Vendor Managed Inventory, also known as VMI, is a mutually beneficial business relationship between a buyer and a vendor, where the vendor is responsible for maintaining agreed upon inventory levels for the buyer. While nuanced variances within the VMI family exist, standard rules of engagement for a VMI relationship include a buyer that openly shares data with the vendor and a vendor who agrees to replenish or optimize inventory at the buyer’s designated location.
Walmart: The King of Vendor Managed Inventory
In the early 1980s, Walmart partnered with Proctor and Gamble to test VMI. At the time, VMI was a new and novel concept, but not widely practiced. More than thirty years later, Walmart continues to openly share data from both its inventory levels and its sales through numbers to its vendor community. Any research into a VMI strategy will quickly reveal that Walmart has long been hailed as the master of VMI. Walmart is so effective with its VMI strategy that its distribution costs are typically less than 2% of its sales—roughly 50% better than other retailers.
Whether it’s Proctor and Gamble, or a smaller vendor on the Walmart line card, Walmart puts inventory fulfillment responsibility in the hands of its vendors. Vendors receive inventory and sales data, and are then left to determine the appropriate rates to refill Walmart’s inventory. From Walmart’s perspective, it is in the vendor’s best interest to optimize distribution in a manner that keeps Walmart’s shelves stocked with the vendor’s product. From the vendor’s perspective, the data it receives from Walmart provides key insights into how certain products are selling and the vendor can manage production and distribution accordingly.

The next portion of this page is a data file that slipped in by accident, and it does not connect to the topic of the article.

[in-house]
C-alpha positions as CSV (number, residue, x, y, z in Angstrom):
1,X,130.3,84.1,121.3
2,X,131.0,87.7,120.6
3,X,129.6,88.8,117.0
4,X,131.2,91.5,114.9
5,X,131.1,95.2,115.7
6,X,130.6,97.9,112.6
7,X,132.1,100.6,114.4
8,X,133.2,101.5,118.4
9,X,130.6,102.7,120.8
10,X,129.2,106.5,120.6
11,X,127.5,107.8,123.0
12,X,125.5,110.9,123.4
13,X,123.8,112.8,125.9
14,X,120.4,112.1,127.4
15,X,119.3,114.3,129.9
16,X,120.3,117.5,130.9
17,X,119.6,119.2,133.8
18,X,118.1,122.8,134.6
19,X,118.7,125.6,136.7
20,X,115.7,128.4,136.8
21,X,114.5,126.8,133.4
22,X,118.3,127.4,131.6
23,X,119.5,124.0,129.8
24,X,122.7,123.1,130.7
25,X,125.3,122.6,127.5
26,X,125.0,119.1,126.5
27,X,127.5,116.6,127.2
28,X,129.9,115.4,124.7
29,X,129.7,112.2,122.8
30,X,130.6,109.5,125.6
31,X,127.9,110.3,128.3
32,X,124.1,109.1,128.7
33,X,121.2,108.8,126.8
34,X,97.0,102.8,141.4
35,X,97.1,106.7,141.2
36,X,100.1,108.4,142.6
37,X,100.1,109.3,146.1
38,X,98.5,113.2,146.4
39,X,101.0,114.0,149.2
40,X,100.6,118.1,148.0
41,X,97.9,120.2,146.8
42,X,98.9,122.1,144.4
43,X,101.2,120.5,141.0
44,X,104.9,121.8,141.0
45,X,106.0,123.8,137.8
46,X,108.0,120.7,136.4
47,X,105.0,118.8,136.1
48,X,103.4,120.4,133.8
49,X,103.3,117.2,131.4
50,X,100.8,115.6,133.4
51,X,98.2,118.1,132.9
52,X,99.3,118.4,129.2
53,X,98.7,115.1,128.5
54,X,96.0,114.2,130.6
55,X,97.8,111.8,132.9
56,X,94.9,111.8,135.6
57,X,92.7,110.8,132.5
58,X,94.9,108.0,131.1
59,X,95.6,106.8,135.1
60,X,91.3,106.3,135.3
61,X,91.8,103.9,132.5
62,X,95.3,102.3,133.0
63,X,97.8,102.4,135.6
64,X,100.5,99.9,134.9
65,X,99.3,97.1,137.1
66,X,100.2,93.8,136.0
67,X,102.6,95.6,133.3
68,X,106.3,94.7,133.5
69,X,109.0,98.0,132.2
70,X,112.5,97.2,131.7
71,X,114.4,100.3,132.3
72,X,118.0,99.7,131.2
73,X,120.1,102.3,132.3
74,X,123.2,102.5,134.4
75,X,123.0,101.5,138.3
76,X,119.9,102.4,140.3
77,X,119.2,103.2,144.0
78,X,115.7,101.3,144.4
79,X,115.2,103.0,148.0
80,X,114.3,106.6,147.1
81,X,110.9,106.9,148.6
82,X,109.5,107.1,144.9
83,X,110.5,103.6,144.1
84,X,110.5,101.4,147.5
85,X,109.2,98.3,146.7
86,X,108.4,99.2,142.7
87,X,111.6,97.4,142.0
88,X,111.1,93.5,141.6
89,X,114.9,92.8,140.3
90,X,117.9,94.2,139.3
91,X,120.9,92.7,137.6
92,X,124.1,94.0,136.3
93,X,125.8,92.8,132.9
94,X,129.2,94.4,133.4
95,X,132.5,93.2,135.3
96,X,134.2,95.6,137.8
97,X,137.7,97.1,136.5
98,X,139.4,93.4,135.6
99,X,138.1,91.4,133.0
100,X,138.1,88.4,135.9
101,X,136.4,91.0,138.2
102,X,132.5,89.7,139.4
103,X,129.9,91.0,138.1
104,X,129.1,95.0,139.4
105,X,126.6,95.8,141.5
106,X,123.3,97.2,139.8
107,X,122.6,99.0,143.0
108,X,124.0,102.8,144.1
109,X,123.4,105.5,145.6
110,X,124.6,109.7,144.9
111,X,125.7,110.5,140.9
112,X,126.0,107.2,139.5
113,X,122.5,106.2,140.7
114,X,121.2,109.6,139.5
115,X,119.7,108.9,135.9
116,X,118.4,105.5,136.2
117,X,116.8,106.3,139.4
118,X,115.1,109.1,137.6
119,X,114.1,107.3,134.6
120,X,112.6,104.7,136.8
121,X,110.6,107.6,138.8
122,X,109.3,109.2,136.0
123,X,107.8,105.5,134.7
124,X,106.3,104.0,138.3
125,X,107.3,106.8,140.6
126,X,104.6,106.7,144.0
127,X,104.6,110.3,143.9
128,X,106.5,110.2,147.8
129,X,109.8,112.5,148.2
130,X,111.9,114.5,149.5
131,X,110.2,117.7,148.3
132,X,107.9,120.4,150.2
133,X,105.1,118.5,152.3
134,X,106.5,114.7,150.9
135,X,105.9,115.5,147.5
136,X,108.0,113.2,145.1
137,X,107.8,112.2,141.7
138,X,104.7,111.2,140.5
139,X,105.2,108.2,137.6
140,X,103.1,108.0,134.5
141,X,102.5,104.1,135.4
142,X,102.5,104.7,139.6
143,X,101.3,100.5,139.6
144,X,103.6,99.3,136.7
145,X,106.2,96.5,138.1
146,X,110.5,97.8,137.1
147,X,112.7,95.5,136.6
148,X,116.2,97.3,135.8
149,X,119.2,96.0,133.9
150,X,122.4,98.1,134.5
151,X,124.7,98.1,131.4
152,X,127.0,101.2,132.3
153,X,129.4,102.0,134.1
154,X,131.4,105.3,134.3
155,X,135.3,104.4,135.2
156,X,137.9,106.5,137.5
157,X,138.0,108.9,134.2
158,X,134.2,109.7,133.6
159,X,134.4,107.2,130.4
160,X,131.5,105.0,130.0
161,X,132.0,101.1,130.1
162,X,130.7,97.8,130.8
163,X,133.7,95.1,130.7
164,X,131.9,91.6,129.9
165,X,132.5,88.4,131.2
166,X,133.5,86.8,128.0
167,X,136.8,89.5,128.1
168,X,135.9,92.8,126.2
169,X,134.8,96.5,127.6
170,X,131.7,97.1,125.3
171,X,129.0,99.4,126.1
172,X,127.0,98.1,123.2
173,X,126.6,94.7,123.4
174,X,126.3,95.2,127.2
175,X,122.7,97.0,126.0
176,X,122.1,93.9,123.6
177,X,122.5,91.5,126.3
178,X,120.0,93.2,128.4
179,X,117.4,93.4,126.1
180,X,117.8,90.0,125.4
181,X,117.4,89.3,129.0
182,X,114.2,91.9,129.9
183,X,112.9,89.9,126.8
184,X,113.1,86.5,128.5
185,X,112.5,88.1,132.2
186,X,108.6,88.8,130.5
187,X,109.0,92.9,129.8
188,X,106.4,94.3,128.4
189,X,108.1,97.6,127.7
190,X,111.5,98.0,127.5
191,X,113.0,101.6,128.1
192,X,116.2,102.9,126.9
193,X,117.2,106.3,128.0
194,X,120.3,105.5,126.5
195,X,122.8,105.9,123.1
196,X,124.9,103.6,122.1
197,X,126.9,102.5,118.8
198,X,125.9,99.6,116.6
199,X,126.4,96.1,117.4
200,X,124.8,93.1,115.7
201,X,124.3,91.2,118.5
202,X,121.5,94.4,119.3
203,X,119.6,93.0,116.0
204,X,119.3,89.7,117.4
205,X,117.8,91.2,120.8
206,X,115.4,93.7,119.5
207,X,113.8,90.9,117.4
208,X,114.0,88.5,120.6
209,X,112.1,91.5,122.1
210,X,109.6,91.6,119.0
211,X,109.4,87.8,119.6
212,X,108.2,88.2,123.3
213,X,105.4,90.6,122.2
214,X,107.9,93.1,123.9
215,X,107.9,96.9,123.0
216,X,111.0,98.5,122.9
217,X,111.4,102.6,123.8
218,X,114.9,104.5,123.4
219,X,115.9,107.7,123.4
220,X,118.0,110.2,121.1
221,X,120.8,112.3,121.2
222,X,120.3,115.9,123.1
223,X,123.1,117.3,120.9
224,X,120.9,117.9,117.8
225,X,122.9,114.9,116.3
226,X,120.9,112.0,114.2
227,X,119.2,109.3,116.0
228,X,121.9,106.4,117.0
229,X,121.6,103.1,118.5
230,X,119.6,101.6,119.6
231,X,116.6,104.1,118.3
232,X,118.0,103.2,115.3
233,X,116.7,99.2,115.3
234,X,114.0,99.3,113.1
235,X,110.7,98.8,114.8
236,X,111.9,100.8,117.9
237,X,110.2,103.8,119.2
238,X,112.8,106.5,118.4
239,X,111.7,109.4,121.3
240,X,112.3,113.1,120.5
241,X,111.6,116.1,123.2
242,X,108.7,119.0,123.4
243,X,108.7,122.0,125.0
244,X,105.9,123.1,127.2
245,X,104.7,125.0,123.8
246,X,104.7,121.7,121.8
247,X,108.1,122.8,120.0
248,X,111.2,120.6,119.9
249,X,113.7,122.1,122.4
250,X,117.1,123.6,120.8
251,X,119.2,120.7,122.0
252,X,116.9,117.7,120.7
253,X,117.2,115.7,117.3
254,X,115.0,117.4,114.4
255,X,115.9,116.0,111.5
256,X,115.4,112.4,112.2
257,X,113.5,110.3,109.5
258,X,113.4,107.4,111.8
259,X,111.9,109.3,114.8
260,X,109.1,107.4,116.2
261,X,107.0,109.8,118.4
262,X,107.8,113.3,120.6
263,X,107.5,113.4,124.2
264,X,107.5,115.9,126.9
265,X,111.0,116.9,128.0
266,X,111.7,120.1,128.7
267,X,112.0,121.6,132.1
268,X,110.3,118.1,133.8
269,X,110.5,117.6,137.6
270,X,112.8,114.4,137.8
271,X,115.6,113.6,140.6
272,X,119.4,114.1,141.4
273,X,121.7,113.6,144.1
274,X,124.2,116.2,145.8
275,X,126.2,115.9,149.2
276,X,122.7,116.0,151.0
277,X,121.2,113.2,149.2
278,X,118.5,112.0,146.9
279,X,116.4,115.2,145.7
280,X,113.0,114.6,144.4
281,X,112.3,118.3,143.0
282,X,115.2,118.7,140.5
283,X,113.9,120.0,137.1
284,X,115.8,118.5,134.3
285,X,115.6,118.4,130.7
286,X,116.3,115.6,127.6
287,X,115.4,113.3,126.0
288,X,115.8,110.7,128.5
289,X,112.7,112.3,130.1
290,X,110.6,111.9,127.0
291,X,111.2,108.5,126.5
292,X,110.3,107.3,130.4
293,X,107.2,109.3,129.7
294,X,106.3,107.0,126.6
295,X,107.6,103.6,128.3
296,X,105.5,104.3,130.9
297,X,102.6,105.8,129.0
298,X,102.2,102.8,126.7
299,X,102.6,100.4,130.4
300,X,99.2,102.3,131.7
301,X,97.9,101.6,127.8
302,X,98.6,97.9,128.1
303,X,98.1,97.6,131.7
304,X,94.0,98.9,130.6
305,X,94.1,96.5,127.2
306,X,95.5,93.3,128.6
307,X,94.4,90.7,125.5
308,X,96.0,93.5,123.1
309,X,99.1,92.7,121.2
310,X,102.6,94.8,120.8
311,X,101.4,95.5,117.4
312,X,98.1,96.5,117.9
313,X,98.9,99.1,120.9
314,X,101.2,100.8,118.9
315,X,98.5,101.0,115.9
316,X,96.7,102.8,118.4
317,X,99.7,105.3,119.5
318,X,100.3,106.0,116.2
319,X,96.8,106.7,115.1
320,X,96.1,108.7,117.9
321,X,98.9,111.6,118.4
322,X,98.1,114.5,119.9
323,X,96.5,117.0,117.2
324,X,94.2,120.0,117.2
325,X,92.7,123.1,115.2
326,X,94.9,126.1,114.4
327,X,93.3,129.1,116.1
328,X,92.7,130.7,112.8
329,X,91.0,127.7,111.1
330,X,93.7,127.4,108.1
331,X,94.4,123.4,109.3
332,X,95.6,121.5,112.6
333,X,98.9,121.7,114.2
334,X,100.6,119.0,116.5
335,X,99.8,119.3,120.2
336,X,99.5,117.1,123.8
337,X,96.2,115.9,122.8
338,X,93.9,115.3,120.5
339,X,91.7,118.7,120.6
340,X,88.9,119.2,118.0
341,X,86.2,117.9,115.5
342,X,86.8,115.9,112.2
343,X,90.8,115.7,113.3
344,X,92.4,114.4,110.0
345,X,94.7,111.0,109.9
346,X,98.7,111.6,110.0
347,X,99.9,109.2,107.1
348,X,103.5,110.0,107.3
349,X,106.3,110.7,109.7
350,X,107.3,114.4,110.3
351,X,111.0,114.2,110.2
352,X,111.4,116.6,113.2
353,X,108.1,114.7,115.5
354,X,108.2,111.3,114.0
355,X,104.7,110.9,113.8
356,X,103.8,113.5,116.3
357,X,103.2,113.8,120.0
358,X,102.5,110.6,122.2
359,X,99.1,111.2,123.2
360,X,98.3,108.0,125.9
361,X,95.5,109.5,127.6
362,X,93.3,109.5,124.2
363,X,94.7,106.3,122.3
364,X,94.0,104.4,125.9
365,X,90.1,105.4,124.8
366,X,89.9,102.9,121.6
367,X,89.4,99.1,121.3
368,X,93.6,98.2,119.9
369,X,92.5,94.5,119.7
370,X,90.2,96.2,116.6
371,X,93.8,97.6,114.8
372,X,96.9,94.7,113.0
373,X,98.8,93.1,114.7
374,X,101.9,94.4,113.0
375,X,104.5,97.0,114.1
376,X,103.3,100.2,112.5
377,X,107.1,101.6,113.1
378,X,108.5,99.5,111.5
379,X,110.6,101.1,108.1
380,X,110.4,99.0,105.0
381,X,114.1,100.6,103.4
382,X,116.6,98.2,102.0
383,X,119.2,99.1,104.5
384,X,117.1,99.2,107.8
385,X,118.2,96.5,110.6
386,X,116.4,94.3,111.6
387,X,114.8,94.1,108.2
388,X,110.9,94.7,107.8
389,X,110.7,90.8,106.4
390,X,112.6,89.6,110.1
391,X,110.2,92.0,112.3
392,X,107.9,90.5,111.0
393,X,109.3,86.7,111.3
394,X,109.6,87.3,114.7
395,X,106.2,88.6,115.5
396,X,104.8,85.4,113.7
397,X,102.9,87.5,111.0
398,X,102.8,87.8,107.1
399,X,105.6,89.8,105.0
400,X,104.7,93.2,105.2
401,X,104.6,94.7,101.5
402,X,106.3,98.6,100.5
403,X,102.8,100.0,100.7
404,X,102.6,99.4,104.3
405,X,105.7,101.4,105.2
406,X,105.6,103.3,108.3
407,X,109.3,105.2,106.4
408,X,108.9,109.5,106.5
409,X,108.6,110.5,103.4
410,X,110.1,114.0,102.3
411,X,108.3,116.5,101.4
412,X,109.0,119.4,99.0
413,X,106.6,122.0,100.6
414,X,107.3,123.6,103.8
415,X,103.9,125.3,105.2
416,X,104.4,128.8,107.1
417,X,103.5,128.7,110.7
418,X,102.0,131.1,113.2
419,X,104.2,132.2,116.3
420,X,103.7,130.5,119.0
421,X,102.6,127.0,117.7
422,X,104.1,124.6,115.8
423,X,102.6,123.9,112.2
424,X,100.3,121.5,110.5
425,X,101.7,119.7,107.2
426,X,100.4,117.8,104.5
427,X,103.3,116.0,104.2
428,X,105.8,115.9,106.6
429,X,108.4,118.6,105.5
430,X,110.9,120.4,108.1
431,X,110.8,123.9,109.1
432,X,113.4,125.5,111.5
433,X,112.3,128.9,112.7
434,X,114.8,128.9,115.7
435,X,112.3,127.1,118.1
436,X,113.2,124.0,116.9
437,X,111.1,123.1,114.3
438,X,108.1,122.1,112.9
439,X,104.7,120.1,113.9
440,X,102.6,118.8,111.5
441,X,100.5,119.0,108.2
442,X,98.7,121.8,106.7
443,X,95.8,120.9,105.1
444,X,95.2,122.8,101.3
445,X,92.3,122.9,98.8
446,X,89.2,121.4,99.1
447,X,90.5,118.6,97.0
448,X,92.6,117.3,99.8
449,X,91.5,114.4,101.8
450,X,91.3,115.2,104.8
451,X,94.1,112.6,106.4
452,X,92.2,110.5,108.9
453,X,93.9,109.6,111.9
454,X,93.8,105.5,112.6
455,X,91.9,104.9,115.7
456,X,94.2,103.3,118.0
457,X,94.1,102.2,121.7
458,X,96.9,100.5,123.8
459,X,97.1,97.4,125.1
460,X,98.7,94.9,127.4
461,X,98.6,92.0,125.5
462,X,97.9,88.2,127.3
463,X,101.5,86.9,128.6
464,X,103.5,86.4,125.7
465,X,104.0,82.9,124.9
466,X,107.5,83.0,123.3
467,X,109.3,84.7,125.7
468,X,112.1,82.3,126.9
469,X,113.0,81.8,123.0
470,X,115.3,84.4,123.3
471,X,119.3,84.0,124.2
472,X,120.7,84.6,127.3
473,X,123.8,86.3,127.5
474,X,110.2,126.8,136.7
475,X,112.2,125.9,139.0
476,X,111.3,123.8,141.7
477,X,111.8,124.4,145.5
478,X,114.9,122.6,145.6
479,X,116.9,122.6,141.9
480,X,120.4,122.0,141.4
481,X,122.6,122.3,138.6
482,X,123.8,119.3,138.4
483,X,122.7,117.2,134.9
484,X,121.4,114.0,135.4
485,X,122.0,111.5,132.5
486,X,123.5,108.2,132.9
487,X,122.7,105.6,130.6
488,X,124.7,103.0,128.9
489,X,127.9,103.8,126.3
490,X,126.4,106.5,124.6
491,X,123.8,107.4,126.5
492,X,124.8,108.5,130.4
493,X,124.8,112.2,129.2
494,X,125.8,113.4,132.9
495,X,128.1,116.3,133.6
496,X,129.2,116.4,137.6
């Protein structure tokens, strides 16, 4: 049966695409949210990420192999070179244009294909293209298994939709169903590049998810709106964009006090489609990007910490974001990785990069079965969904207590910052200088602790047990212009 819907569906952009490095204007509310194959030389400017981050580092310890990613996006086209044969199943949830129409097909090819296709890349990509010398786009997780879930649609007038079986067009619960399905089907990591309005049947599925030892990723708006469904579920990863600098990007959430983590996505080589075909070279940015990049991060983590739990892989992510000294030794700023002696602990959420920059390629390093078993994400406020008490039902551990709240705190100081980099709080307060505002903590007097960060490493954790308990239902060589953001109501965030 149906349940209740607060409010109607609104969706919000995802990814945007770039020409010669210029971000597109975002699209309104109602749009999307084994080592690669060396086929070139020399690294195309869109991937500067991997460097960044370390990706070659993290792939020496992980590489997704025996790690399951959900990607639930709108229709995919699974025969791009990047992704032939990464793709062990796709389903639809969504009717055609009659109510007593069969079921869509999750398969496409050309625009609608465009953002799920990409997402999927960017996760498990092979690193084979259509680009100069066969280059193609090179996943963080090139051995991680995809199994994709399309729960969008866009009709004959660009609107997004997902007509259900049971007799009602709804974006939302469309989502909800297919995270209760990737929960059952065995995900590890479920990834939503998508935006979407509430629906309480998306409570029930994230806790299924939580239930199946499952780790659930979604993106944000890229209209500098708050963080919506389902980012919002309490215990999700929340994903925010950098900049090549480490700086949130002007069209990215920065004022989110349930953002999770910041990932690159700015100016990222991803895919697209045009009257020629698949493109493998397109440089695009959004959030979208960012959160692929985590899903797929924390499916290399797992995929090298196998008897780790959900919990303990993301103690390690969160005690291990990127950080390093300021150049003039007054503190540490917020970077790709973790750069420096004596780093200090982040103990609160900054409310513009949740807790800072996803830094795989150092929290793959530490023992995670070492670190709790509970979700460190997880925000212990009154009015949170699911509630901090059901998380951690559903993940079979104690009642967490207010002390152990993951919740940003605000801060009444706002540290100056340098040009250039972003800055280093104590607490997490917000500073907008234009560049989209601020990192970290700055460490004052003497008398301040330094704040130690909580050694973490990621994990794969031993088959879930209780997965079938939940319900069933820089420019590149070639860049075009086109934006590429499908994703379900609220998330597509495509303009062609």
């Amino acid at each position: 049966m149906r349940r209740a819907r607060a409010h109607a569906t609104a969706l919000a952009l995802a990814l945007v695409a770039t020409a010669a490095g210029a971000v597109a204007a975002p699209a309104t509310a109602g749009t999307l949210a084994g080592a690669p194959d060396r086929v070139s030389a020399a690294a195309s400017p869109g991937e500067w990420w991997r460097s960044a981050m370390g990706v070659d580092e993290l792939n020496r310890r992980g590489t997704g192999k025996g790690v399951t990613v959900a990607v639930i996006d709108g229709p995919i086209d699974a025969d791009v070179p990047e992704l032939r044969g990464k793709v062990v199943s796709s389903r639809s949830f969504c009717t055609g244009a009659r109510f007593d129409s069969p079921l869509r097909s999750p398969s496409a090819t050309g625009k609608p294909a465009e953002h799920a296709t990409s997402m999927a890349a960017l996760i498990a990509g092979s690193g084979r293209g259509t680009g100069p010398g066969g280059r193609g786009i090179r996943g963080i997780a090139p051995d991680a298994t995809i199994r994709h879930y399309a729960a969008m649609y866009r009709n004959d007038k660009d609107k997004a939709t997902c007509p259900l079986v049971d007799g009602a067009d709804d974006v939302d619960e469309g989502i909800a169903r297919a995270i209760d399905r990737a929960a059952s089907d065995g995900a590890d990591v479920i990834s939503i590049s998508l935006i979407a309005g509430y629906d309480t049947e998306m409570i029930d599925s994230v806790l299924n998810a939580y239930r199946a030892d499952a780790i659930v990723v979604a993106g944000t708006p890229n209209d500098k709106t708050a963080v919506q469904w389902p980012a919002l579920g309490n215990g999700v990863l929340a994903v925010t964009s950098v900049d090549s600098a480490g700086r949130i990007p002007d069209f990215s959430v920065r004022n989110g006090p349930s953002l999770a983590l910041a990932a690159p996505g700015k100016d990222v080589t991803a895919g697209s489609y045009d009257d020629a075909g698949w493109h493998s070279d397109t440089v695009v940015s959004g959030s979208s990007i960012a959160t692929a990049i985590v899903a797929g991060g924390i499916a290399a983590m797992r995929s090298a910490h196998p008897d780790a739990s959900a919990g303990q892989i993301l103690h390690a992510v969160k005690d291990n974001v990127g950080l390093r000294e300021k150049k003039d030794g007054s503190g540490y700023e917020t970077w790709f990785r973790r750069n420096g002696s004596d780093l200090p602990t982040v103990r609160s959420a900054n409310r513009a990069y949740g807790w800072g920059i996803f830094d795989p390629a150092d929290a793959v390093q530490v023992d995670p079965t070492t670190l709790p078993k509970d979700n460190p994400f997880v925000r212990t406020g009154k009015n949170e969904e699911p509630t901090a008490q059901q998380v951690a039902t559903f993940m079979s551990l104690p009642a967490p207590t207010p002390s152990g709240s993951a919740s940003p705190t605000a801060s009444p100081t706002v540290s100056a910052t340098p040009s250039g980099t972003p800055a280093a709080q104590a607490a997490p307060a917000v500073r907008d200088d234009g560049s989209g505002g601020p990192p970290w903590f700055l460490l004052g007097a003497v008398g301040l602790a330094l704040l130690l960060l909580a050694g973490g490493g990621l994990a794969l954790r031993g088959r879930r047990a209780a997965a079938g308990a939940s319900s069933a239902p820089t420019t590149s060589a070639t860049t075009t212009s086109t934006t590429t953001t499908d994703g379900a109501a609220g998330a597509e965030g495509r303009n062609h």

In Walmart’s VMI strategy, all costs associated with inventory management are transferred to vendors. This includes headcount, IT systems, and other resources that would dramatically drive Walmart’s costs up if Walmart were to bear such costs.
Good for Retailers and Vendors Alike
A key element of a VMI strategy is the symbiotic relationship for both parties involved. In the Walmart example, Walmart is a retailer of tens of thousands of vendors. While this is a large number of relationships to manage, and it might not seem obvious to share sensitive data with some many different entities, Walmart benefits from its transparency because the costs of inventory management are largely handled by the vendors. Walmart can take comfort that each vendor will optimize its distribution channel so that inventory through Walmart stores is replenished as needed.
Vendors also benefit from a VMI strategy. As mentioned, Proctor and Gamble was Walmart’s initial partner in the VMI strategy. Proctor and Gamble continues to implement a VMI strategy, and Walmart has become Proctor and Gamble’s largest retailer. However, you don’t have to be Proctor and Gamble, with a huge line card of products, to benefit from VMI.
Consider your last trip to a convenience store. Whether that store was a large chain, or an independent small business, you’ve most likely seen vendor reps stocking shelves. Vendors of all shapes and sizes can benefit from a VMI relationship with retailers. The vendor gains increased visibility into the sales channel. The vendor can better forecast production rates because of the direct access to sales data from the retailer.
The vendor also reduces the potential for supply chain errors. Often, purchase orders are completely eliminated as the vendor simply keeps inventory stocked as needed. Additionally, inventory mix is not the problem it traditionally is for retailers because the vendor can make the decision directly based on sales data. These vendor benefits apply across the board, whether you are a multi-billion dollar enterprise (e.g. Coca Cola, Kimberly Clark, etc.), or a small independent brand trying to achieve market exposure through a retail chain.